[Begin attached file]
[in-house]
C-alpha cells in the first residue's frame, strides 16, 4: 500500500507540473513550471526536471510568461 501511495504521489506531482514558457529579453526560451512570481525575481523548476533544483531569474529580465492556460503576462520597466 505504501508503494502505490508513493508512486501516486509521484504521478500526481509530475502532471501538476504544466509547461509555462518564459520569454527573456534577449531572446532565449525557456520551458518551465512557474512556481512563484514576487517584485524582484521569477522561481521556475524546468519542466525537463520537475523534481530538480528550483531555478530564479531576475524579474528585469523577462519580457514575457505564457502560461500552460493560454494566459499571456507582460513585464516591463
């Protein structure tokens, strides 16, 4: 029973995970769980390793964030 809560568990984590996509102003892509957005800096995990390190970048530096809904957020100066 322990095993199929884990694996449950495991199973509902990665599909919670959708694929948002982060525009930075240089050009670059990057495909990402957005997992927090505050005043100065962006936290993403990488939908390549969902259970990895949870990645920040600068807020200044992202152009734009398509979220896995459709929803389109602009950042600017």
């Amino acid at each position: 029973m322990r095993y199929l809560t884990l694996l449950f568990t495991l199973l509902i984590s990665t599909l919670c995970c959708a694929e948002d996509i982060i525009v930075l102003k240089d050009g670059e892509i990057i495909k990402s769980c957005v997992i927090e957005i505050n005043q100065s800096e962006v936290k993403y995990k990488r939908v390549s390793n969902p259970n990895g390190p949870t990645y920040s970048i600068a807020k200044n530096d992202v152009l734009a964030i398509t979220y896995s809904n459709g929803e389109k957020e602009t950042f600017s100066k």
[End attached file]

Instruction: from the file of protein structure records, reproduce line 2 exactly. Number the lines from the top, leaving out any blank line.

C-alpha cells in the first residue's frame, strides 16, 4: 500500500507540473513550471526536471510568461 501511495504521489506531482514558457529579453526560451512570481525575481523548476533544483531569474529580465492556460503576462520597466 505504501508503494502505490508513493508512486501516486509521484504521478500526481509530475502532471501538476504544466509547461509555462518564459520569454527573456534577449531572446532565449525557456520551458518551465512557474512556481512563484514576487517584485524582484521569477522561481521556475524546468519542466525537463520537475523534481530538480528550483531555478530564479531576475524579474528585469523577462519580457514575457505564457502560461500552460493560454494566459499571456507582460513585464516591463